So, the plan was to grab the books and go.  I was on a schedule, and it was going to be a long night.
That is so not what happened.  I was taken into the back room to locate the case of books.  Once there, all the booksellers and I started talking books.  We're uniformly enamored with Helene Wecker's debut, The Golem and the Jinni, which is actually having its book launch party at the Booksmith tonight.  Be there or be square.  But then someone called out, "Have you read Andrew Sean Greer's book?"  Uh, yeah.  I loved The Impossible Lives of Greta Wells more than words can say! Helene Wecker and Andy Greer are currently duking it out for my favorite book of 2013. Man, those booksellers are on it. So, the point is, I didn't get out of the store quite as quickly as I planned.

I needed to get all the way across the city, so I thought the Muni N train would be my quickest route.  I was handing out books in the Haight as I made my way to the train stop, and had even more success amongst the commuters.  Okay, they look kind of serious in the photo to the left, but I'm telling you, these commuters were thrilled to be gifted a book.  And the gentleman in the glasses?  He was so awesome!  He was the only man who took a Nora Roberts.  He was like, "What's this World Book Night all about?"  So I launched into a mini lecture and the commuters were totally into it.  I explained the idea was to especially target people who maybe aren't big readers, haven't read a book in a long time, or maybe can't afford books.  He admitted that he hadn't read a book in ages, and accepted his copy with enthusiasm.  As you can see, the readers dug right in.  But that guy was my fave.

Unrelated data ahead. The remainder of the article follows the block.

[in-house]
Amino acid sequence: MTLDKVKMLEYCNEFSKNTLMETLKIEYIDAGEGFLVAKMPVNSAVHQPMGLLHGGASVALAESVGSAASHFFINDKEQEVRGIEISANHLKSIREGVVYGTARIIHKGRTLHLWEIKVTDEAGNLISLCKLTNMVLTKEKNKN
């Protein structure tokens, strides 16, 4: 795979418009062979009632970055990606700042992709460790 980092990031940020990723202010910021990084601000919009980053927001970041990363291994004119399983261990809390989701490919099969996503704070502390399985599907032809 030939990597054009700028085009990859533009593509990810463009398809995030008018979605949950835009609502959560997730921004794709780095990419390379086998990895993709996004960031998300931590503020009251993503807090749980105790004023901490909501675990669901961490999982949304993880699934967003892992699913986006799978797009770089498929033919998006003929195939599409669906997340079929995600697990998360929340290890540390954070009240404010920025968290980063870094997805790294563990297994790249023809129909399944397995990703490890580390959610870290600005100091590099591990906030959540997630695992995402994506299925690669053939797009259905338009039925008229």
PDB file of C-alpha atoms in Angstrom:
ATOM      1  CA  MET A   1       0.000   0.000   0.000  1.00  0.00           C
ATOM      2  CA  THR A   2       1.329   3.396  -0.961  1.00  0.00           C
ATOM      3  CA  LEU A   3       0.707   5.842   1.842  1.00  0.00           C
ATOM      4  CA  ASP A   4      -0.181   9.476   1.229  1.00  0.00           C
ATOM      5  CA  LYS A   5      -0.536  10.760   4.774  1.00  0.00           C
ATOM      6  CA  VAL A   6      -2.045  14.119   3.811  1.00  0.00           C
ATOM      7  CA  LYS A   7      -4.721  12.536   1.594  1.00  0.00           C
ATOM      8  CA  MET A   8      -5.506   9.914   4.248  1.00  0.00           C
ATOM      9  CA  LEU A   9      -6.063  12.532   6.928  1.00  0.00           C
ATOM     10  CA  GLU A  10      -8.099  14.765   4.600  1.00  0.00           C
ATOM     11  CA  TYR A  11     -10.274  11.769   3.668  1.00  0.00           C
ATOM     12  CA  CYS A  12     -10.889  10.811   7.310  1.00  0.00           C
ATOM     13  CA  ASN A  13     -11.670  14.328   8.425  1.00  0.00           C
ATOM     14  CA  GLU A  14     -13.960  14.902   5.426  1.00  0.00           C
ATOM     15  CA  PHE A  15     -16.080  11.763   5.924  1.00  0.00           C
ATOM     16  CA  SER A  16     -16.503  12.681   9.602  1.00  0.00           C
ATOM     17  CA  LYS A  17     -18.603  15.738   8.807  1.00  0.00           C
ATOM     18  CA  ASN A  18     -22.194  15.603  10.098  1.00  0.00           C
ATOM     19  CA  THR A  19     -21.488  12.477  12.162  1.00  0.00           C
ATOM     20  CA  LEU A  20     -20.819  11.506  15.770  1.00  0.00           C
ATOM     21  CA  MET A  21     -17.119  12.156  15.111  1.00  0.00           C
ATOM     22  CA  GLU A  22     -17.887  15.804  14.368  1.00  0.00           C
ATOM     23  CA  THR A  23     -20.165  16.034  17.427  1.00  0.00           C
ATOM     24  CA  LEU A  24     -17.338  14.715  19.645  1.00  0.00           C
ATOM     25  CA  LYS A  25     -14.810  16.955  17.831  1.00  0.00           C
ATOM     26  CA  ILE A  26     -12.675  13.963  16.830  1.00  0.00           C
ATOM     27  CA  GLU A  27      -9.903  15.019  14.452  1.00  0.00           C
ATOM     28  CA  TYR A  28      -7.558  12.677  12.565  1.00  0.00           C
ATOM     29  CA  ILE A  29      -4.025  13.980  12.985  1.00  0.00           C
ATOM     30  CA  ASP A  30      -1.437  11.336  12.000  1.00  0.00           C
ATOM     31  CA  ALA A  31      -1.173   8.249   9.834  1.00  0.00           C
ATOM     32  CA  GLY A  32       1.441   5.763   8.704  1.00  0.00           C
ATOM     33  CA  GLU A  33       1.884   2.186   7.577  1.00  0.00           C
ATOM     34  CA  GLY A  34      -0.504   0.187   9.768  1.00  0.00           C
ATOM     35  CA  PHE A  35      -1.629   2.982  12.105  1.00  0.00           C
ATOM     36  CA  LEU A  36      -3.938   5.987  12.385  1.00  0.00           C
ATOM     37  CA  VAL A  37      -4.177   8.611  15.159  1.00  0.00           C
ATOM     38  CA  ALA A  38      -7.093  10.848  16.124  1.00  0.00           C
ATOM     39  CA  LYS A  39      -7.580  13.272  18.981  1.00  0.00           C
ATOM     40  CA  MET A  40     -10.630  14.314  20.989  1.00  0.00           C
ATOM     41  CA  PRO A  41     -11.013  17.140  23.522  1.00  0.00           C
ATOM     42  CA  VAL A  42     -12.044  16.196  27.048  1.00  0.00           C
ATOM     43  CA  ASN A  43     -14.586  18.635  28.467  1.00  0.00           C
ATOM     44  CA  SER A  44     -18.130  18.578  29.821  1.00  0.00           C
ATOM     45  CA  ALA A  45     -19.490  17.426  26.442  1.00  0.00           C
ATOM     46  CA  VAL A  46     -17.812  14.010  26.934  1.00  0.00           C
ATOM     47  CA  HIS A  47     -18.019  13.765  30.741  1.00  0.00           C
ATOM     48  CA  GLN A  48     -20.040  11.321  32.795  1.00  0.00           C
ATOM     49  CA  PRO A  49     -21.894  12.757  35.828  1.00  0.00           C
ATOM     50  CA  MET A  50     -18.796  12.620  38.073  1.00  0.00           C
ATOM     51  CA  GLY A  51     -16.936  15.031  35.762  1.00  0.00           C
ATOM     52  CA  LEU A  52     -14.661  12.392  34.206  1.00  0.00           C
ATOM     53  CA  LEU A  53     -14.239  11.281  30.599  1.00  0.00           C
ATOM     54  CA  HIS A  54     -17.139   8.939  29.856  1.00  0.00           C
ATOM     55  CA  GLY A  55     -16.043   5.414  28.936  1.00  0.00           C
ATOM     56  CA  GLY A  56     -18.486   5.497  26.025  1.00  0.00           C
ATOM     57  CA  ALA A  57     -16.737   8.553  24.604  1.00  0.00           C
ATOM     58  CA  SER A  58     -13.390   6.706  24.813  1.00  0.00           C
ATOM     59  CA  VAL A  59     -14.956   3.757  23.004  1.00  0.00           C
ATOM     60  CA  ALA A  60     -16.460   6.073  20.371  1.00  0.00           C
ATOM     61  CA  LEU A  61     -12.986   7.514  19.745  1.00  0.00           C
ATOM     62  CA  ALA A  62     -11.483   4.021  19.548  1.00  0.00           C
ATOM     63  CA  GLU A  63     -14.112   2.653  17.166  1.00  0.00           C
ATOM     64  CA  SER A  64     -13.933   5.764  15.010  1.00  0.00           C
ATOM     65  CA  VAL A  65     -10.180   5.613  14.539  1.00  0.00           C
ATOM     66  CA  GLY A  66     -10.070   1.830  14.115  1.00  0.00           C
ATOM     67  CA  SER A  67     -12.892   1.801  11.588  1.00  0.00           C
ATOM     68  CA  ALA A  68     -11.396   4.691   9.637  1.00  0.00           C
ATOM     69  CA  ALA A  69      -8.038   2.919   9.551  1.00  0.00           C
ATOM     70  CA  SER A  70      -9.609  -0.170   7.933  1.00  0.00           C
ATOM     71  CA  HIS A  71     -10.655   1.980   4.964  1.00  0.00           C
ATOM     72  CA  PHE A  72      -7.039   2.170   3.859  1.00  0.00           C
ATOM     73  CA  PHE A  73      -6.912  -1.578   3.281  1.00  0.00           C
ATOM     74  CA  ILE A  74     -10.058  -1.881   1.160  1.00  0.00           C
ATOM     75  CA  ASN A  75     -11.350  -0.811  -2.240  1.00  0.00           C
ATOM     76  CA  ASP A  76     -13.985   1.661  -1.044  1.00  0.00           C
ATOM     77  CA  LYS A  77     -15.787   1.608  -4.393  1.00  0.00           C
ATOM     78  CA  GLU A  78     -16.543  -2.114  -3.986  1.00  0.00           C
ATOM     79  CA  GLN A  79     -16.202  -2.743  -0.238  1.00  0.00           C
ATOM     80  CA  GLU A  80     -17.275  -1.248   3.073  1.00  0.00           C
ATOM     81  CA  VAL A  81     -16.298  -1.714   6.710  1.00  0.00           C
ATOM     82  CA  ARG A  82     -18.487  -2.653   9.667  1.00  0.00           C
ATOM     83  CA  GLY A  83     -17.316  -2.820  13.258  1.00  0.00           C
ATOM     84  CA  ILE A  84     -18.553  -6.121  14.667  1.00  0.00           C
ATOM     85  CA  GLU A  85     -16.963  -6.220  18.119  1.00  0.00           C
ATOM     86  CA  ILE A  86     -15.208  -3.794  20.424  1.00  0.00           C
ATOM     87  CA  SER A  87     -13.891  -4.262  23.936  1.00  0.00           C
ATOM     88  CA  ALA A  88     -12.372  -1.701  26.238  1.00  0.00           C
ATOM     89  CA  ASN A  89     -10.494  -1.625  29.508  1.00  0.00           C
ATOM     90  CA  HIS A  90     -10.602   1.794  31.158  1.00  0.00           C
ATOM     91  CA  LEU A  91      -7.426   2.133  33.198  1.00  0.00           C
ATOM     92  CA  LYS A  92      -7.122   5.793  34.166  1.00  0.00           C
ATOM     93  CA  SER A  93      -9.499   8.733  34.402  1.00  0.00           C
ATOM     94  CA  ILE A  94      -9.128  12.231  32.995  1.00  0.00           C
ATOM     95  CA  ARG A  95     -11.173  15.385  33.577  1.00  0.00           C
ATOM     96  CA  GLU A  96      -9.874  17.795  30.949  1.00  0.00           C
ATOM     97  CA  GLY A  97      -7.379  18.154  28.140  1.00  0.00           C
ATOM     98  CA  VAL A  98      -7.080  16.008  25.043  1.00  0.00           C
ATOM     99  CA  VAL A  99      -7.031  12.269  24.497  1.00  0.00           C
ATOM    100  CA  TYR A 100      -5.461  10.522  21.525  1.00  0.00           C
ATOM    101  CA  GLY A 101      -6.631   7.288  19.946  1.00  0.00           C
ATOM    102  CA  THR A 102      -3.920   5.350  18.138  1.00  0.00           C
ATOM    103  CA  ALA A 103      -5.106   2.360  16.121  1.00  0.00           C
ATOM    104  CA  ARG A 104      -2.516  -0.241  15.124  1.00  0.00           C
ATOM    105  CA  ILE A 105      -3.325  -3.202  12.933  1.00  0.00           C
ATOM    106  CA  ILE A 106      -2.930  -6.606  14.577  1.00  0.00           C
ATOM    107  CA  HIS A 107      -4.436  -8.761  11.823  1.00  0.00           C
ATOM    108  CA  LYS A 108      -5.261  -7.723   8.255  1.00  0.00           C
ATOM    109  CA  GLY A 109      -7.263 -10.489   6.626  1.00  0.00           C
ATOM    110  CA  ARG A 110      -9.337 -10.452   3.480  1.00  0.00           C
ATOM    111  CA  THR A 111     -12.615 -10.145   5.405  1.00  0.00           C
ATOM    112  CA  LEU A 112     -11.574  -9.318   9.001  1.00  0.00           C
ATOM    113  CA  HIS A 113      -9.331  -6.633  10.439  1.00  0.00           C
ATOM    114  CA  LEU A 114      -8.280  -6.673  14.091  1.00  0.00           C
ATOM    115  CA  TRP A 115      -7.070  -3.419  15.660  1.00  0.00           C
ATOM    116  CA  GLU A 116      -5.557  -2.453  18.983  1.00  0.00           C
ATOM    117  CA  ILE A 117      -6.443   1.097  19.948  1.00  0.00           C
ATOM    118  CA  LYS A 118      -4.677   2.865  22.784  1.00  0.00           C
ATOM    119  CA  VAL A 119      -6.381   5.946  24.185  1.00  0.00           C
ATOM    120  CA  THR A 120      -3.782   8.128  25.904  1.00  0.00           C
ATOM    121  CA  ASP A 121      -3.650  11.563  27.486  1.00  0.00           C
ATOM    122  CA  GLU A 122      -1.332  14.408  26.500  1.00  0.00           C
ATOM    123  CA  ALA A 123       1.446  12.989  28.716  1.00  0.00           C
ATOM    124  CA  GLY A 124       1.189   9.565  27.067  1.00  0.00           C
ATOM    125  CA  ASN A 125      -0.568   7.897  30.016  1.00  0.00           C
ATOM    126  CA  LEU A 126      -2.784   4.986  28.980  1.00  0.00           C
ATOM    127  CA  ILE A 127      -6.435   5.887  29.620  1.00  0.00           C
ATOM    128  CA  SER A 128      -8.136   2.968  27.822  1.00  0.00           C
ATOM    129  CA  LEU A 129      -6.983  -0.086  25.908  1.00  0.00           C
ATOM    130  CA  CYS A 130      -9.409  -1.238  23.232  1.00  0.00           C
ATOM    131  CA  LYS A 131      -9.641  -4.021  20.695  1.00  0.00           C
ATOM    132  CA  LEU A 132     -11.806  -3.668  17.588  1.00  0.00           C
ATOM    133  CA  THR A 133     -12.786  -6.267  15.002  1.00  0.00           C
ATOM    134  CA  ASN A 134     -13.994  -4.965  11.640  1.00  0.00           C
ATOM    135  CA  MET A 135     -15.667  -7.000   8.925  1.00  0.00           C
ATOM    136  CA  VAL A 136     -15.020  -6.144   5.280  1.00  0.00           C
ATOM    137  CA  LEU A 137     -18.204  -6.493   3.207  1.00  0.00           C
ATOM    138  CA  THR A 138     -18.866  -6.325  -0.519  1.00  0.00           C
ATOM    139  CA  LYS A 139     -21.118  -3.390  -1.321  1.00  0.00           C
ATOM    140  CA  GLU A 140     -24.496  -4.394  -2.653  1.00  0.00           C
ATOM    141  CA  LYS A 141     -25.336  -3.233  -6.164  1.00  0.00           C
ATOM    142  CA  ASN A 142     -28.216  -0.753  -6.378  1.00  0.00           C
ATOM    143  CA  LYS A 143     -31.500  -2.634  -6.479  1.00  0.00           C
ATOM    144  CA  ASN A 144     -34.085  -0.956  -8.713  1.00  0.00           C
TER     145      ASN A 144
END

Okay, the next stop on my agenda was another awesome independent bookstore, Book Passage in the Ferry Building.  This is, of course, a commuter hub on San Francisco's Embarcadero.  I was running over there to hear Maria Semple, the author of Where'd You Go, Bernadette?, speak.  As regular readers of this blog know, it made my top 10 list last year.  What a fantastic and funny novel!  The event was already underway when I arrived, and I was somewhat amused/horrified to see that of the two dozen fans present, 100% of them were women.  Gentlemen, you are missing out on some great fiction. 

Okay, so I was late, but I captured most of the Q & A.  Yes, the footage sucks.  My FlipCam has no focus, and I was at the back.  Sorry.  But what you really need to know is this:  There are serious spoilers for the novel discussed on this video.  This is the paperback tour, and Ms. Semple didn't hold back.  I suspect most of us had already read the book.  Anyway, the conversation is great and worth checking out, but you are forewarned.  Enjoy!